In both cases, you are applying the sealer before the spray on primer to prevent the MDF wood from soaking in the moisture of the paint. This is suppose to help make painting the model a more enjoyable experience.

Check Price of Shellac on Amazon (Affiliate Link)

Now that I coated my MDF Kit in Shellac, I have to figure out what brand of spray paint to use on top. I am thinking either automotive primer, or Army Painter Spray Primers. Which would you suggest? Please tell me in the comments below.

I am leaning towards the Army Painter, but still have to buy the cans.

Having looked at sealing your kit with shellac or lacquer, let’s look quickly at other ways I found to seal your MDF Kits.

Seal the Miniature with Varnish

A number of people say to spray the MDF Terrain kit with Varnish before priming the model for painting. To be honest, I don’t know the difference between Varnish and lacquer (other than I believe lacquer is harder). Sounds like sound advice that should work as well as Lacquer and Shellac.

Check Price of Varnish on Amazon (Affiliate Link)

Use Hairspray

This is 100% untested by me, and not advocated by me, but I came across advice on a few sites and YouTube videos. The thing is that Hairspray is not a sealer. Some of them might have Lacquer or Shellac in them.

It might work in a pinch, but if you use hairspray I also read that it is possible that it will flake off later. My opinion is that it is best to avoid this route so you don’t lose your paint job further down the road.

Use Watered Down PVA Glue or Mod Podge to Seal your Terrain

I have used both of these on foam terrain and liked the result. This should work on MDF Kits too. I would imagine that you might see a bit of swelling or fuzzing of the material because there is a lot of water in there, but it should work.

I have read that after this you can paint either direct to the model or spray prime it first. Again, I have not tested it on MDF.


I’ve used Gesso in the past for my miniatures. It works well enough as a brush on primer. The thought never occurred to me to use it on MDF Kits.

It looks like a number of artists use Gesso on MDF wood panels before painting them with Acrylic paints. I Wonder if that would work with MDF Kits too. For now, I think I will try the other approaches before I get to this one. If you use Gesso for MDF Terrain, please let us know in the comments below.

There are actually a large number of videos on YouTube detailing the process above. Some just slather the Gesso on and some damp down the wood a bit before applying the Gesso. It is used as a primer and sealer. Very interesting.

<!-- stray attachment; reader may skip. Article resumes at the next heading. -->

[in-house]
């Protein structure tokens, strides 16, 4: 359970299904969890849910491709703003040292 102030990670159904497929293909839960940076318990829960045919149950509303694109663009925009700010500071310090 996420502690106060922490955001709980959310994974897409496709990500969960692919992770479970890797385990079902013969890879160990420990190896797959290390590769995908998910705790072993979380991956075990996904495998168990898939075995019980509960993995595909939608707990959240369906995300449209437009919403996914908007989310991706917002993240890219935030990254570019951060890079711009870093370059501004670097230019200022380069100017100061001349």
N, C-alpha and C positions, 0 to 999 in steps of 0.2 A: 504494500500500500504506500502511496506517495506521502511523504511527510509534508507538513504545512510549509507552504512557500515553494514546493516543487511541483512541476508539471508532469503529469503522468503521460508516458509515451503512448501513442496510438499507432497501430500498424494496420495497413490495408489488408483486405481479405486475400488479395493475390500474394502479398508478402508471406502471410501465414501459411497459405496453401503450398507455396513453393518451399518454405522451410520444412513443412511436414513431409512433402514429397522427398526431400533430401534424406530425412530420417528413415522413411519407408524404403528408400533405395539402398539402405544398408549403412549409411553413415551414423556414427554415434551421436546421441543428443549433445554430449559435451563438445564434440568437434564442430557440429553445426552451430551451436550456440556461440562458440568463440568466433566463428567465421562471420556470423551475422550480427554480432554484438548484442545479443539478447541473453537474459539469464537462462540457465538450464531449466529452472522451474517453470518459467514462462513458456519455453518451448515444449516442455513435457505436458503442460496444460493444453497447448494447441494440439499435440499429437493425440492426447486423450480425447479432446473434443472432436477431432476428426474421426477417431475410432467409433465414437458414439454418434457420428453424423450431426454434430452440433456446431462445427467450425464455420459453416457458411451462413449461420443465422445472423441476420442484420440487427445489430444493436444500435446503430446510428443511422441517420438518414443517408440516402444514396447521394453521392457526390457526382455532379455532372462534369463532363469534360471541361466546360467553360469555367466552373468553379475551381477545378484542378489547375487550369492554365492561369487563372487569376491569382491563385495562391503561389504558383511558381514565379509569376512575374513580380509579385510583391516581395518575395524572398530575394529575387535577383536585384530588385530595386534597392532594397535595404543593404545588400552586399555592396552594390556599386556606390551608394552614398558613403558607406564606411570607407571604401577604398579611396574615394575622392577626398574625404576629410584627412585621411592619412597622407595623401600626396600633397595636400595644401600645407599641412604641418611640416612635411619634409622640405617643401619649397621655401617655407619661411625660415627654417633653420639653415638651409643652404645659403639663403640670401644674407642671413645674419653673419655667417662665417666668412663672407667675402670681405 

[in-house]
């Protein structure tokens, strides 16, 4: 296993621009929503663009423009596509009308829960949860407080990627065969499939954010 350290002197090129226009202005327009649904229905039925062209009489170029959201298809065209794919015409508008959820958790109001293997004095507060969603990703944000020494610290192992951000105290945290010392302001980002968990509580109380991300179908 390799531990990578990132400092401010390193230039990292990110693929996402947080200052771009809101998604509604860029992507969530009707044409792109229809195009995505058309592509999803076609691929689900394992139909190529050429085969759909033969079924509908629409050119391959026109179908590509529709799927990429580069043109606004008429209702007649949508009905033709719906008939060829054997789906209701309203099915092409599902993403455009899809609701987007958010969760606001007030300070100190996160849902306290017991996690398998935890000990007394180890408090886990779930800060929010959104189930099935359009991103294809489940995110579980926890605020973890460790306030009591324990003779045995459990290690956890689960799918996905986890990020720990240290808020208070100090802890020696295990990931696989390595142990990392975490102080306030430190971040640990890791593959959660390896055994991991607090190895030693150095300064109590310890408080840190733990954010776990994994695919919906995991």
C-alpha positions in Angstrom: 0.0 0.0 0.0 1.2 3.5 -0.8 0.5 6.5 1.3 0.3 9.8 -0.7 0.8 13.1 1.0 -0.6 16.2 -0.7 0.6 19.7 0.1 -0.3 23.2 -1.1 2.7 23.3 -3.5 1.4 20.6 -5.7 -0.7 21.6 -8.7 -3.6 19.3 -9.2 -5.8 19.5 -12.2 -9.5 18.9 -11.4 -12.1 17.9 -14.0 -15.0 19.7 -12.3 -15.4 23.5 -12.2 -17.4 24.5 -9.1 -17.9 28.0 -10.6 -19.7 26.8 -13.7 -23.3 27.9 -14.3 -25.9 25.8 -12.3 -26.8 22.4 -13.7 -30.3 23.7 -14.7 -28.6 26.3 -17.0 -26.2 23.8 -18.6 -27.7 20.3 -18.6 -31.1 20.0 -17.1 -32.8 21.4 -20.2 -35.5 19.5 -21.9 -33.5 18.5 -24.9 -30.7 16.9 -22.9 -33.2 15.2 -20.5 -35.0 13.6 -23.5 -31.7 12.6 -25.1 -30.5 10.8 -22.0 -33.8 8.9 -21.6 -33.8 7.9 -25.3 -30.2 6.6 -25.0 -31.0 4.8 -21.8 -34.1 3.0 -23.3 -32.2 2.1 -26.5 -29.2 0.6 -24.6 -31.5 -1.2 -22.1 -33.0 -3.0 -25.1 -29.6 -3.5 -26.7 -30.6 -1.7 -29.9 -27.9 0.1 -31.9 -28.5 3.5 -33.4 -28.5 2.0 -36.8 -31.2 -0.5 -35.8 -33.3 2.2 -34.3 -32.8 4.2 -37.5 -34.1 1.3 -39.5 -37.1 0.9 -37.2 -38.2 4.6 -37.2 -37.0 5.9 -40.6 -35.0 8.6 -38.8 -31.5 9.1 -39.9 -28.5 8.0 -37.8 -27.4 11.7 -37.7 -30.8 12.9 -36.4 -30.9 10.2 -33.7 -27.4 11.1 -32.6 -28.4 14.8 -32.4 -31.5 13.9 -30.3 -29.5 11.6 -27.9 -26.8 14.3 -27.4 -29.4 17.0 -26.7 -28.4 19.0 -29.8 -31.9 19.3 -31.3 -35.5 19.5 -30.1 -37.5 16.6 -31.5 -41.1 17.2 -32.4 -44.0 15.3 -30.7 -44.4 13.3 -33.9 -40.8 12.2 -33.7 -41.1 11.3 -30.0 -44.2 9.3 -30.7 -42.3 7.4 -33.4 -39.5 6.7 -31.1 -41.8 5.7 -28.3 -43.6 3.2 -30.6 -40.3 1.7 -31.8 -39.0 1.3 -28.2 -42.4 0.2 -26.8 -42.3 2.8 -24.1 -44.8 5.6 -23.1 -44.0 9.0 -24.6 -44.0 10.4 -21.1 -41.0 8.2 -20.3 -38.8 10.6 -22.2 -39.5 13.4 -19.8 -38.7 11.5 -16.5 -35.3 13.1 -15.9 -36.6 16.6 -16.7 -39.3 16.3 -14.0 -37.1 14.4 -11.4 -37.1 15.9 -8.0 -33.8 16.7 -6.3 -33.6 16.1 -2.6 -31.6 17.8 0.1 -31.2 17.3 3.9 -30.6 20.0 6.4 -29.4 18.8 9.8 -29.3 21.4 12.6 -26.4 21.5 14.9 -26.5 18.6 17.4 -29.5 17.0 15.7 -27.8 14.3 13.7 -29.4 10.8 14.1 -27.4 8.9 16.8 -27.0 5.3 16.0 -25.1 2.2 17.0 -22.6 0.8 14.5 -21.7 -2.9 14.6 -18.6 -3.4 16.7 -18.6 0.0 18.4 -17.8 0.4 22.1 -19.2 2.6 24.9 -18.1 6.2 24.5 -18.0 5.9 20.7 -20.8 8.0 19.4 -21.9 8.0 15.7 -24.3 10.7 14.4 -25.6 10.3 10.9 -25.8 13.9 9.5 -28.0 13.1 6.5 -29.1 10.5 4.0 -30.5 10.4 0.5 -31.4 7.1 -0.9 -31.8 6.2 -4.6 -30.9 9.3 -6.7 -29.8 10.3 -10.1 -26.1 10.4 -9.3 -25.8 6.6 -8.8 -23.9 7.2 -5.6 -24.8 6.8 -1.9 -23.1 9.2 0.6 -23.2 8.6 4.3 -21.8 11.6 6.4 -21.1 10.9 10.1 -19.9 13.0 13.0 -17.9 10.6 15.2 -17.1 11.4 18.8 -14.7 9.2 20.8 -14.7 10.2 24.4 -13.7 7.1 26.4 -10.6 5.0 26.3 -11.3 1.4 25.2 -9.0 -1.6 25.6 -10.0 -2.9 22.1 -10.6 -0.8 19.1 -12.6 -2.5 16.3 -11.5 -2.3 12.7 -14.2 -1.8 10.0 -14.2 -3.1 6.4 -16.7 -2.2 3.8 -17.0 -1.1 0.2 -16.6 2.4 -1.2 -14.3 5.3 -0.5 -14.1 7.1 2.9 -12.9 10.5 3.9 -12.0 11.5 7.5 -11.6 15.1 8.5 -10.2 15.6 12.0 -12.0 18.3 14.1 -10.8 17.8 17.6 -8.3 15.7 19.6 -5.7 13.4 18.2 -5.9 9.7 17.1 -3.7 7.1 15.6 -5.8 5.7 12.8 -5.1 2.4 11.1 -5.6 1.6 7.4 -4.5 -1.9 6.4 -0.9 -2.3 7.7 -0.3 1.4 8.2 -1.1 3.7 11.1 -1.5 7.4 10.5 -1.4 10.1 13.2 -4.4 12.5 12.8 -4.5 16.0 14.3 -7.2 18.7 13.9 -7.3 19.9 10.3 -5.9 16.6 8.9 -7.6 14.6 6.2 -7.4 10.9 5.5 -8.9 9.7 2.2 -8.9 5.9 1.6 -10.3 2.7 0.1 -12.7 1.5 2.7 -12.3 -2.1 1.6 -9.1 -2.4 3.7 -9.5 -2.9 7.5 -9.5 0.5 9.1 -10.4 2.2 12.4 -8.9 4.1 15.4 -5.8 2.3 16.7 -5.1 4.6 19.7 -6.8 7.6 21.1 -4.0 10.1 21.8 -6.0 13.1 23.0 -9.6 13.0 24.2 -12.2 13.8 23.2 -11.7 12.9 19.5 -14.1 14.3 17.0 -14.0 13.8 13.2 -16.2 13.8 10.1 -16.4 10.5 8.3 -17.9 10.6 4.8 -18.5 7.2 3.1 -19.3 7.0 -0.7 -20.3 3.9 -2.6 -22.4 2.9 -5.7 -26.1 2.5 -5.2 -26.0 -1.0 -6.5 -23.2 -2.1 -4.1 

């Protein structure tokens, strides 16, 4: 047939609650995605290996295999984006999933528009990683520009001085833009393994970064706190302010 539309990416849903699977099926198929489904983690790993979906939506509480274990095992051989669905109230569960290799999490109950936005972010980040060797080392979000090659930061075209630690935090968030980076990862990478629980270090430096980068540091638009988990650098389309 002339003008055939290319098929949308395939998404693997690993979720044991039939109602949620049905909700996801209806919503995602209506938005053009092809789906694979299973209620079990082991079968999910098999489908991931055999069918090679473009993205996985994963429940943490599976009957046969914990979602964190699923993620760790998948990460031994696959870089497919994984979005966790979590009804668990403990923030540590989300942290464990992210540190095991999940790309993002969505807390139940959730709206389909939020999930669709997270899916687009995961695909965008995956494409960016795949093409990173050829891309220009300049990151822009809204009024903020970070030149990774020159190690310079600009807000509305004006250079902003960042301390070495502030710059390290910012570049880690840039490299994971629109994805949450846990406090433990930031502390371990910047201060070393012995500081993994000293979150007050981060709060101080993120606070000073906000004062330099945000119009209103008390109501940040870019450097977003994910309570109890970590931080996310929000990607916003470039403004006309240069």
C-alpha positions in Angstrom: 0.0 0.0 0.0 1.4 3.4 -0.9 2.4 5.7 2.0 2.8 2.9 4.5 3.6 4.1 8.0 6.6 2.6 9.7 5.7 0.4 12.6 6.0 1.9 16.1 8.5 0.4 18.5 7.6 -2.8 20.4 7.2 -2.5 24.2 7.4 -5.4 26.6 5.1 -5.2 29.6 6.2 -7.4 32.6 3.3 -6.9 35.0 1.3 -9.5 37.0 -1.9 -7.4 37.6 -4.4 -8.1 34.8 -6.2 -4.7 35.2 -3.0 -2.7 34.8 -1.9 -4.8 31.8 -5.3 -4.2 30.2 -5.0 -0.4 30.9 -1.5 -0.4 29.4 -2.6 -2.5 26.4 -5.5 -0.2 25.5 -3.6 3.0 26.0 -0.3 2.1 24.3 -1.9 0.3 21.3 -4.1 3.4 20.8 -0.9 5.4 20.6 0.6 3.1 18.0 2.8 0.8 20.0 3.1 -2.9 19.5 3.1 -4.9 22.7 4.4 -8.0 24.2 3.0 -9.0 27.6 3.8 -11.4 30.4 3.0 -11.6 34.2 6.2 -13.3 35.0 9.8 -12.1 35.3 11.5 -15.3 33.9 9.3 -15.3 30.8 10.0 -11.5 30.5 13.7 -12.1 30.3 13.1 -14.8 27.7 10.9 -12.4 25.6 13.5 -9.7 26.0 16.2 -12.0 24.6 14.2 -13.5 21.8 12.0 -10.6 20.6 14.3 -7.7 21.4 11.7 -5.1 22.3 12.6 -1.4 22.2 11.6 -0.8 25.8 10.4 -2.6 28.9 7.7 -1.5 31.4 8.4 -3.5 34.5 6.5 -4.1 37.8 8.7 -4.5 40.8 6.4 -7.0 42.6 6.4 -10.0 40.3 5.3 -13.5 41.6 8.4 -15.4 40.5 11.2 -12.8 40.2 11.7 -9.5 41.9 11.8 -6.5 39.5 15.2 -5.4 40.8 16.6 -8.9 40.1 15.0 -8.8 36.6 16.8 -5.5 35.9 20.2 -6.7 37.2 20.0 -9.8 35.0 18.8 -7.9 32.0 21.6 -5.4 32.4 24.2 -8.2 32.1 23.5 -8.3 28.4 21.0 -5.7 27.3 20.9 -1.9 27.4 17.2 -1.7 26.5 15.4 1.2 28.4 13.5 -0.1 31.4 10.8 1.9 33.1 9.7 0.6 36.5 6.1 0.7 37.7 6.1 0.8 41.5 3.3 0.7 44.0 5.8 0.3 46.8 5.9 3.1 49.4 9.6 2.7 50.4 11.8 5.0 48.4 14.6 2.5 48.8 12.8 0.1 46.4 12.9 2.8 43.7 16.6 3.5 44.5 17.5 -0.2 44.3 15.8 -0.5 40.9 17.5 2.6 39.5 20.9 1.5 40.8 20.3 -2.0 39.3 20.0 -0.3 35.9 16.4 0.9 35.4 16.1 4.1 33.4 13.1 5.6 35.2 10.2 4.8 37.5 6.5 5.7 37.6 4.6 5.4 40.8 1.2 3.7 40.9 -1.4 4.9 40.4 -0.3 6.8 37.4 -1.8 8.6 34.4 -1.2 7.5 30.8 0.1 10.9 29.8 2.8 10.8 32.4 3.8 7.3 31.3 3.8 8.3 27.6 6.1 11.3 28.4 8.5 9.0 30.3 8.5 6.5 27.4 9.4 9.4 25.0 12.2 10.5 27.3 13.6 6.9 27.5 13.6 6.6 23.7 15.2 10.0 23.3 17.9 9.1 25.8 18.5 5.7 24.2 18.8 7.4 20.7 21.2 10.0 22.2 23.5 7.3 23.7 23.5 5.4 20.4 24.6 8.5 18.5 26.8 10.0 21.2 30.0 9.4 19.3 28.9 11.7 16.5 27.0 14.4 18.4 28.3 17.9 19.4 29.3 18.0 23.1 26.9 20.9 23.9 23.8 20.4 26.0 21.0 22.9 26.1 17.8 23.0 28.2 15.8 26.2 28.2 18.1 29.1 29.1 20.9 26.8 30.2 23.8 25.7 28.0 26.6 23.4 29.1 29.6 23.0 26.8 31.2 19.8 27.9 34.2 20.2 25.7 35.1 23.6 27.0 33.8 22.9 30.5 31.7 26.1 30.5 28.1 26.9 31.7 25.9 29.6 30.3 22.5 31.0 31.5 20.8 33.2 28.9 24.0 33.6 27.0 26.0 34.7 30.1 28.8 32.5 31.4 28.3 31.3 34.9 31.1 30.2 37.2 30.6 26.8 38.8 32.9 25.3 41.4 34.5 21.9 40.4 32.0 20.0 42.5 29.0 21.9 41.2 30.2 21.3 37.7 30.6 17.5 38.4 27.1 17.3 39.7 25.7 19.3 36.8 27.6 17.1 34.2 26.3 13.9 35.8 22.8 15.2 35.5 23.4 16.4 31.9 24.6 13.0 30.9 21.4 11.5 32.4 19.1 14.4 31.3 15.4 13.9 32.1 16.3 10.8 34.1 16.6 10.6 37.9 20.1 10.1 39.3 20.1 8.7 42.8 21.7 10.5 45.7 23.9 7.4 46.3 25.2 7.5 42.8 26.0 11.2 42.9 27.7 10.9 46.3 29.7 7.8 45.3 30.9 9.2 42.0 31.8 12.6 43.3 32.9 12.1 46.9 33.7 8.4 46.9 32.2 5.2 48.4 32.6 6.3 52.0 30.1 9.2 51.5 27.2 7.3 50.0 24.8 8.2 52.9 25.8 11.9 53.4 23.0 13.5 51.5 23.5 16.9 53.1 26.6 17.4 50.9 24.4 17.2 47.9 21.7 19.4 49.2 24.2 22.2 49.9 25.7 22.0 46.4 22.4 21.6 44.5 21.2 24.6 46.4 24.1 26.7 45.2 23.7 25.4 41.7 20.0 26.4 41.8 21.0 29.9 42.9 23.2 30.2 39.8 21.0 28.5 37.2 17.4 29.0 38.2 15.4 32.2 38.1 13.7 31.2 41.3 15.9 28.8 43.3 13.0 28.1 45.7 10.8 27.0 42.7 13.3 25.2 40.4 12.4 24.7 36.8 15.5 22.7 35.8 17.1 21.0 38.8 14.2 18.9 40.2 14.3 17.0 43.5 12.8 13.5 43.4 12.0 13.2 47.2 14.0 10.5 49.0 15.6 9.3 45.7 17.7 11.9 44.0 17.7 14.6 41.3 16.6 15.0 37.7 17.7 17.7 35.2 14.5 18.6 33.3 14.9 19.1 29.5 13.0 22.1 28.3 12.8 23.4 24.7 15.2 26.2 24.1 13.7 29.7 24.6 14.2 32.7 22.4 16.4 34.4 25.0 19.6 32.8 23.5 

That said, I didn’t find anyone actually using Gesso on MDF wargaming terrain. Now, let’s look at a method that many people swear by – Automotive Primer.

Automotive Primer

Admittedly, I do not know much about Automotive Primer yet. I have used different types of miniatures primers and even Krylon spray-paints, but I have not yet used Automotive primer. If I don’t get the results that I want with the Shellac and Amy Painter Primers, I might go down this road of investigation next.

A lot of people swear by it. Below is a video showing Luke from Geek Gaming Scenics using the automotive primer to start off his miniature paint job.

Geek Gaming Scenics uses Auto Primer in this video. He has some great tips on painting MDF terrain too.

Enamel Based Primer

Again, I mostly paint with acrylics, so enamels are something I would have to look into and investigate further.

That said, a number of places recommended Enamel based spray paints for working with MDF Terrain. The only thing that makes me nervous about this one is that I don’t know how acrylic paints will interact on top of an enamel primed surface.

Extra Resources

When it came to this post, I looked around the internet a fair bit. The best videos that I found about the topic, I embedded into this post. On top of that, I want to share this link from the Spruce Crafts about the best ways to Prime MDF. While it is not about miniature wargaming, it is still a helpful page for research.

Over here, we have a website page about using Gesso on MDF. Again, that is interesting.

If you are interested in reading reviews about the two MDF kits that I sprayed Shellac on this week, you can check out the links below. They are really nice models by Sarissa Precision.

Wrapping it up…

Hopefully this post helped you learn a little more about possible approaches to painting MDF terrain. Counting them up, there are 10 approaches to priming MDF terrain in this article.

I will be trying the Shellac followed by primer on my current two model kits. If that doesn’t work to my satisfaction, I will likely try lacquer, varnish or automotive primer.

How about you? What is your approach to painting MDF Terrain?

Until next time, Happy Gaming Everyone!!!

This Post Has 2 Comments

  1. Thomas Ferris

    Something else you can try is MinWax Sandable Sealer. Its water based and can be brushed or sprayed. It does a great job sealing and if you need to sand afterwards it helps prevent fuzzing.

    1. Jacob Stauttener

      I didn’t even think of MinWax. thanks for the tip!